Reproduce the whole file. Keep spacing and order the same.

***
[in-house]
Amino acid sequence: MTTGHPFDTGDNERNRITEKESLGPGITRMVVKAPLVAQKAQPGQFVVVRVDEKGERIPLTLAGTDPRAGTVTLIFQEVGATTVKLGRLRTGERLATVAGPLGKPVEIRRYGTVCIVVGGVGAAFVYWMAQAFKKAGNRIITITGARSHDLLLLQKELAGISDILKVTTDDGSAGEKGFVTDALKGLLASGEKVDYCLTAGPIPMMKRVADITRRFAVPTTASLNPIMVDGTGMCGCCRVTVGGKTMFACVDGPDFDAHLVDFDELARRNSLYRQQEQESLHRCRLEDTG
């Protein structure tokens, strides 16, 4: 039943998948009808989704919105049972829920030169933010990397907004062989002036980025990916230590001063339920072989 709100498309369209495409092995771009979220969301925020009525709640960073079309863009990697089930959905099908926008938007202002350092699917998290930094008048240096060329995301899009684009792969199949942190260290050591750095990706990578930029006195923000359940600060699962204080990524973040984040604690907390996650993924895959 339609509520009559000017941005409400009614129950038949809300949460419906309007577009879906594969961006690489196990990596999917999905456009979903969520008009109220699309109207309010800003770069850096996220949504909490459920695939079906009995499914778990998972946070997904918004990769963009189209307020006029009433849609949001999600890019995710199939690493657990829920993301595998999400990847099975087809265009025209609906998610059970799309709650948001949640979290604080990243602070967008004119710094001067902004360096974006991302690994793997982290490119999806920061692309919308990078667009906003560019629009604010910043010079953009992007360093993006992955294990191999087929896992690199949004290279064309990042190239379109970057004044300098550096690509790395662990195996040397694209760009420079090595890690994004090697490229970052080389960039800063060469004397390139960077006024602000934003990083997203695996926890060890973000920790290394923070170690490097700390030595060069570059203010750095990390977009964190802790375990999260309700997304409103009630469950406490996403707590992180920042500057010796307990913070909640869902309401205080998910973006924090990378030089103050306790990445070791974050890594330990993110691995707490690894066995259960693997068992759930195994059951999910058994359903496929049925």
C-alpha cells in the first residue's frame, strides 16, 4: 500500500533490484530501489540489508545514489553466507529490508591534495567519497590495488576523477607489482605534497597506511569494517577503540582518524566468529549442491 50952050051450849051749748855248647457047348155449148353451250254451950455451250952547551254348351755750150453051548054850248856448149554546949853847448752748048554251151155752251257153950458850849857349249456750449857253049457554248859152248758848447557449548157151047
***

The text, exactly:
[in-house]
Amino acid sequence: MTTGHPFDTGDNERNRITEKESLGPGITRMVVKAPLVAQKAQPGQFVVVRVDEKGERIPLTLAGTDPRAGTVTLIFQEVGATTVKLGRLRTGERLATVAGPLGKPVEIRRYGTVCIVVGGVGAAFVYWMAQAFKKAGNRIITITGARSHDLLLLQKELAGISDILKVTTDDGSAGEKGFVTDALKGLLASGEKVDYCLTAGPIPMMKRVADITRRFAVPTTASLNPIMVDGTGMCGCCRVTVGGKTMFACVDGPDFDAHLVDFDELARRNSLYRQQEQESLHRCRLEDTG
């Protein structure tokens, strides 16, 4: 039943998948009808989704919105049972829920030169933010990397907004062989002036980025990916230590001063339920072989 709100498309369209495409092995771009979220969301925020009525709640960073079309863009990697089930959905099908926008938007202002350092699917998290930094008048240096060329995301899009684009792969199949942190260290050591750095990706990578930029006195923000359940600060699962204080990524973040984040604690907390996650993924895959 339609509520009559000017941005409400009614129950038949809300949460419906309007577009879906594969961006690489196990990596999917999905456009979903969520008009109220699309109207309010800003770069850096996220949504909490459920695939079906009995499914778990998972946070997904918004990769963009189209307020006029009433849609949001999600890019995710199939690493657990829920993301595998999400990847099975087809265009025209609906998610059970799309709650948001949640979290604080990243602070967008004119710094001067902004360096974006991302690994793997982290490119999806920061692309919308990078667009906003560019629009604010910043010079953009992007360093993006992955294990191999087929896992690199949004290279064309990042190239379109970057004044300098550096690509790395662990195996040397694209760009420079090595890690994004090697490229970052080389960039800063060469004397390139960077006024602000934003990083997203695996926890060890973000920790290394923070170690490097700390030595060069570059203010750095990390977009964190802790375990999260309700997304409103009630469950406490996403707590992180920042500057010796307990913070909640869902309401205080998910973006924090990378030089103050306790990445070791974050890594330990993110691995707490690894066995259960693997068992759930195994059951999910058994359903496929049925």
C-alpha cells in the first residue's frame, strides 16, 4: 500500500533490484530501489540489508545514489553466507529490508591534495567519497590495488576523477607489482605534497597506511569494517577503540582518524566468529549442491 50952050051450849051749748855248647457047348155449148353451250254451950455451250952547551254348351755750150453051548054850248856448149554546949853847448752748048554251151155752251257153950458850849857349249456750449857253049457554248859152248758848447557449548157151047